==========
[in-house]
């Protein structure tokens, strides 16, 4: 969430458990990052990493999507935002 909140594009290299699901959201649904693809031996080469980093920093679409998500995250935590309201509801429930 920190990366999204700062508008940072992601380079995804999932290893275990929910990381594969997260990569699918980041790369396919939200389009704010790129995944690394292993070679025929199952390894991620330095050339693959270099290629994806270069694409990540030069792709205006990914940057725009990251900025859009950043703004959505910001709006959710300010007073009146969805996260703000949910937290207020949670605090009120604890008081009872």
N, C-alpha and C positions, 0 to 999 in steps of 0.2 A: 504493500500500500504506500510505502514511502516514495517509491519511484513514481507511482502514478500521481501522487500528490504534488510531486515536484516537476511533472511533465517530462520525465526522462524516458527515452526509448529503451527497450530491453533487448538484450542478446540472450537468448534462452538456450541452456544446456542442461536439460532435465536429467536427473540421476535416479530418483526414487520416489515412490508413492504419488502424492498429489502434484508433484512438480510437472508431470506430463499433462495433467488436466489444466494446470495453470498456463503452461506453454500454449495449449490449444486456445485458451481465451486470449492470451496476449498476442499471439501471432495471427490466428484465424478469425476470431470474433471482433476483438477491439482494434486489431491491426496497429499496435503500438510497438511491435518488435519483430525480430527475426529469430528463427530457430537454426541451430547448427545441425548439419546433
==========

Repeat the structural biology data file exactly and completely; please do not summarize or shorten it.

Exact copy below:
[in-house]
């Protein structure tokens, strides 16, 4: 969430458990990052990493999507935002 909140594009290299699901959201649904693809031996080469980093920093679409998500995250935590309201509801429930 920190990366999204700062508008940072992601380079995804999932290893275990929910990381594969997260990569699918980041790369396919939200389009704010790129995944690394292993070679025929199952390894991620330095050339693959270099290629994806270069694409990540030069792709205006990914940057725009990251900025859009950043703004959505910001709006959710300010007073009146969805996260703000949910937290207020949670605090009120604890008081009872």
N, C-alpha and C positions, 0 to 999 in steps of 0.2 A: 504493500500500500504506500510505502514511502516514495517509491519511484513514481507511482502514478500521481501522487500528490504534488510531486515536484516537476511533472511533465517530462520525465526522462524516458527515452526509448529503451527497450530491453533487448538484450542478446540472450537468448534462452538456450541452456544446456542442461536439460532435465536429467536427473540421476535416479530418483526414487520416489515412490508413492504419488502424492498429489502434484508433484512438480510437472508431470506430463499433462495433467488436466489444466494446470495453470498456463503452461506453454500454449495449449490449444486456445485458451481465451486470449492470451496476449498476442499471439501471432495471427490466428484465424478469425476470431470474433471482433476483438477491439482494434486489431491491426496497429499496435503500438510497438511491435518488435519483430525480430527475426529469430528463427530457430537454426541451430547448427545441425548439419546433